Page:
What is regressive autism?

What is a speech regression?

Does your engaged and talkative toddler now all of a sudden seem uninterested?

Are they talking much less than they use to or not at all?

Did they have fairly typical development but now just seem different?

About one-quarter of children with autism show this type of developmental or speech regression. It often occurs between 18-24 months. Sometimes the change can be sudden, and sometimes it can be gradual.

What causes a regression?

Regressive autism is currently poorly understood. Some potential theories include “over pruning” in the brain (synapses) as a result of certain genetic factors. But the underlying processes are not well understood, and scientists are working to learn more.

A history of a speech regression or developmental regression does not necessarily mean the toddler has autism. But it does often mean the child would benefit from additional screening or testing.

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What should I do as a parent?

If your child has a speech regression or developmental regression, or if you are concerned about their development, you should seek help. Talk to your pediatrician or if you live in the Colorado area, you can call a specialized healthcare provider like Soar.

For families interested in Soar, we have a team of clinicians available to help now. Our child psychologist specializes in evaluations for autism and is covered by most insurance plans. We also have a multi-disciplinary team that provides integrated therapy for children. Call us at (720) 706-3396 or text us via the chatbot on our website.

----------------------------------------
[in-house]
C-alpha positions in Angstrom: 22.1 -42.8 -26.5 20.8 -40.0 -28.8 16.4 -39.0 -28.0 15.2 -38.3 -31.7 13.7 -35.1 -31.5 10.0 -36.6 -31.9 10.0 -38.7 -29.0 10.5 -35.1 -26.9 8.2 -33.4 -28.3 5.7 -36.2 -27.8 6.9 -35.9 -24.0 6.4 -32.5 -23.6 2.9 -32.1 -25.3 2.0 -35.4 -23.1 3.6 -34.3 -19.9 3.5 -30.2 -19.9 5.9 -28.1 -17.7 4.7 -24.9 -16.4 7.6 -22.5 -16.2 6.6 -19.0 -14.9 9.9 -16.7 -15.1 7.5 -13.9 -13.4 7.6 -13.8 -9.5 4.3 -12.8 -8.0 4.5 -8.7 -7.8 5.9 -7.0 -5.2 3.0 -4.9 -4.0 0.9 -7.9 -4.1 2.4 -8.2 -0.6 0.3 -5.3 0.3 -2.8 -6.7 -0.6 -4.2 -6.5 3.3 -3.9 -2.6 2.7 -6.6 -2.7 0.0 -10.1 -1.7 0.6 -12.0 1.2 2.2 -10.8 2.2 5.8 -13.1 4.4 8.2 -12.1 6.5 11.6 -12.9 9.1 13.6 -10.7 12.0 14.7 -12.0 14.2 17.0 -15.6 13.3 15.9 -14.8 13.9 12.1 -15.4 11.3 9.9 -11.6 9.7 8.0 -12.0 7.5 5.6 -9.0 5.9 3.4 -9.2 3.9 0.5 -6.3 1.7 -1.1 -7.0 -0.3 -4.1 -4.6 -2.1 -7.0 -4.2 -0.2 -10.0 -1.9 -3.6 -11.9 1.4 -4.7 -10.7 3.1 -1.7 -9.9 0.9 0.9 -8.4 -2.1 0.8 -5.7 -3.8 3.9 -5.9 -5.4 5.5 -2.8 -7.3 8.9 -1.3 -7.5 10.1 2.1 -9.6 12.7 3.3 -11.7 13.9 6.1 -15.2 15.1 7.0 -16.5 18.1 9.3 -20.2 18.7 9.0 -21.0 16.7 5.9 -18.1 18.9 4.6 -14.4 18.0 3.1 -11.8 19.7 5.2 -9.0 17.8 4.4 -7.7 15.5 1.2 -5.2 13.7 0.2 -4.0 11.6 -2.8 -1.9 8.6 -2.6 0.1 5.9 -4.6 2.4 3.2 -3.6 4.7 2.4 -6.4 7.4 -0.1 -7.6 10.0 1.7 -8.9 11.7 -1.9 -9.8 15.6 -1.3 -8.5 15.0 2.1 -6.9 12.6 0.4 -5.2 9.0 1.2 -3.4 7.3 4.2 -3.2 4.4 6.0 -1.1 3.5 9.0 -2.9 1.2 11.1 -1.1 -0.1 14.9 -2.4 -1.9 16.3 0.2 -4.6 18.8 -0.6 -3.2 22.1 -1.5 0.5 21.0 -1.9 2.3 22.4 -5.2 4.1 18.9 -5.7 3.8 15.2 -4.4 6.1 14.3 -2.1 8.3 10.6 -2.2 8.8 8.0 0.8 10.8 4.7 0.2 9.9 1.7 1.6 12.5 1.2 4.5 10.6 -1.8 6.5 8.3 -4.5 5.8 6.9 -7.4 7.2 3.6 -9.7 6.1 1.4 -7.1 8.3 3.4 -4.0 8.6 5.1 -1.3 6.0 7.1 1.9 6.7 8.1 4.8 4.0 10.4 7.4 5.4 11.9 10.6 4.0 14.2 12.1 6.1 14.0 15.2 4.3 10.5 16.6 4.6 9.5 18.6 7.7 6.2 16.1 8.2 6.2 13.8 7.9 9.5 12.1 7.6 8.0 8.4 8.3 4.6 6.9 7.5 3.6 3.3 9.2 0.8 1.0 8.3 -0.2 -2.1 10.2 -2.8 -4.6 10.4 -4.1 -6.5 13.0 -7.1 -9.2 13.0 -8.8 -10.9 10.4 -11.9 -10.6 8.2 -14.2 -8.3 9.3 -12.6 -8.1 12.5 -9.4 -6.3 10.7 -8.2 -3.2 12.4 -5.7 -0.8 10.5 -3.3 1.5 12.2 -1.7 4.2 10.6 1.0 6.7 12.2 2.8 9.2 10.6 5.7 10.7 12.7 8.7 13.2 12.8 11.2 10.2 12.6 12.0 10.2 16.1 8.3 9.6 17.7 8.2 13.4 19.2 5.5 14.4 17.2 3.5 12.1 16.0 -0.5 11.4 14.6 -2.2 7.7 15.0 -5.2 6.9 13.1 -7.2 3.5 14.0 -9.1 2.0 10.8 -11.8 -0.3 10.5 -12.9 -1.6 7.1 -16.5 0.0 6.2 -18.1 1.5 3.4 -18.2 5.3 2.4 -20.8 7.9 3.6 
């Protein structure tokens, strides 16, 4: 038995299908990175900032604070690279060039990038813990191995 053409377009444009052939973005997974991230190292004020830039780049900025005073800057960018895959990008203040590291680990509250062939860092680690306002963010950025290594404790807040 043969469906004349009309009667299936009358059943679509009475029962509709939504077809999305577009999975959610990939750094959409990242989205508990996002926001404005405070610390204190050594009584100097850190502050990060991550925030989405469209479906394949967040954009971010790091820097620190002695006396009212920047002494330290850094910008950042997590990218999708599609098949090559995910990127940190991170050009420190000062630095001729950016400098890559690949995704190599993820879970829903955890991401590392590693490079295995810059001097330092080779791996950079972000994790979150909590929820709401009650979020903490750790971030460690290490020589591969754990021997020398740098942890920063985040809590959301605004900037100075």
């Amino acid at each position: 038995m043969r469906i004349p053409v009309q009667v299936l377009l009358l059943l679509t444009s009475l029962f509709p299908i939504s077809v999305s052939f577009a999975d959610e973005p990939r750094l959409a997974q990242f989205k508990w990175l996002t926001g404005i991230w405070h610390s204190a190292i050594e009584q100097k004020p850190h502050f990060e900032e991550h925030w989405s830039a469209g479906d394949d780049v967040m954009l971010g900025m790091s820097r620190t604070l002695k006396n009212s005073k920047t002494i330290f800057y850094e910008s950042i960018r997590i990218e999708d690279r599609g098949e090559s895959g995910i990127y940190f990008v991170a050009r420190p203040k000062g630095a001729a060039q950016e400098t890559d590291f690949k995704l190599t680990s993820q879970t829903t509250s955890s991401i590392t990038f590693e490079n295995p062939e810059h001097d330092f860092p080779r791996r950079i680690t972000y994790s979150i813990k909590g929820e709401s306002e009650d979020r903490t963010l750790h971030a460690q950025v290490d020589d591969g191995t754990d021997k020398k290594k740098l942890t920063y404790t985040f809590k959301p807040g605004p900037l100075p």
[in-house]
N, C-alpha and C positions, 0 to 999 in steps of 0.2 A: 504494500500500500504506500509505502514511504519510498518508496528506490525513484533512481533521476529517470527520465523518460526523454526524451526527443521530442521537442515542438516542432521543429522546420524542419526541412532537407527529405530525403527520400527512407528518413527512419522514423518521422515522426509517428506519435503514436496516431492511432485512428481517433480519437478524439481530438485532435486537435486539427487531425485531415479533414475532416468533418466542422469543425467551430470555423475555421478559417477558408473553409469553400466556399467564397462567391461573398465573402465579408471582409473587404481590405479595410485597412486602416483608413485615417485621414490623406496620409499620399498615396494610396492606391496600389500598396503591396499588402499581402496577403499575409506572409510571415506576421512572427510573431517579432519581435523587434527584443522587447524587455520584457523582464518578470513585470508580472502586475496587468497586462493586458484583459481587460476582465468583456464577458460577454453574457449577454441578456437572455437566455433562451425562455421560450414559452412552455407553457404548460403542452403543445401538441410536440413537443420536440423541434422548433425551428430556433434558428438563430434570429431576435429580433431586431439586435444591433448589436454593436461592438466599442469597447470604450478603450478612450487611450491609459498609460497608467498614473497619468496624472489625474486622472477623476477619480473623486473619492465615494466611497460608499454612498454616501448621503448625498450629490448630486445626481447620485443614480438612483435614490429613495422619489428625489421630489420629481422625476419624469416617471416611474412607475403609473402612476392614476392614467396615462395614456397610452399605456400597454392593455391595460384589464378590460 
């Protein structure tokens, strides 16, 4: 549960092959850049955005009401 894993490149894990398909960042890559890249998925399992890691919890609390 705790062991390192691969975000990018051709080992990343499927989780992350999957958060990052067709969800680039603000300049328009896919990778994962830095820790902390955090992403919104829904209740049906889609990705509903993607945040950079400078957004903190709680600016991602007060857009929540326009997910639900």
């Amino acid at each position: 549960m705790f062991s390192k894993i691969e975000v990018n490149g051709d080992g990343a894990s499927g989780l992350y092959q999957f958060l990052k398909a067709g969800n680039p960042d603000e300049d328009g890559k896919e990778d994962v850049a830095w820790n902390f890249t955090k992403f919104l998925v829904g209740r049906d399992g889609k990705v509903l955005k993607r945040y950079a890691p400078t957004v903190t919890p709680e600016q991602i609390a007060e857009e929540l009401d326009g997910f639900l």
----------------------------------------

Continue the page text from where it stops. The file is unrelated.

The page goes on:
If you’re wanting to learn more, you can also take an online screening test for autism here on our website.

Most importantly, there is a wide body of research that shows the importance of early child development and acting early. Acting early makes a difference for kids!

The Signs of Autism

The Biology of Autism (current understanding)

Genetic changes

Atypical brain development and connections

Characteristic features of autism


  • Few or no big smiles
  • Limited or no eye contact


  • Little or no back-and-forth sharing of sounds, smiles, or facial expressions


  • Little or no babbling
  • Little or no back-and-forth gestures (pointing, showing, reaching, or waving)
  • Little or no response to name


  • Very few or no words


  • Very few or no meaningful two-word phrases (not including imitating or repeating)

Have delayed speech and language skills, or lose previously acquired speech

Avoid eye contact and want to be alone

Get upset by minor changes

Have trouble understanding other people’s feelings

Repetitive behaviors (flap their hands, rock their body, or spin in circles)

Restricted interests

Soar Autism Center

Reach out today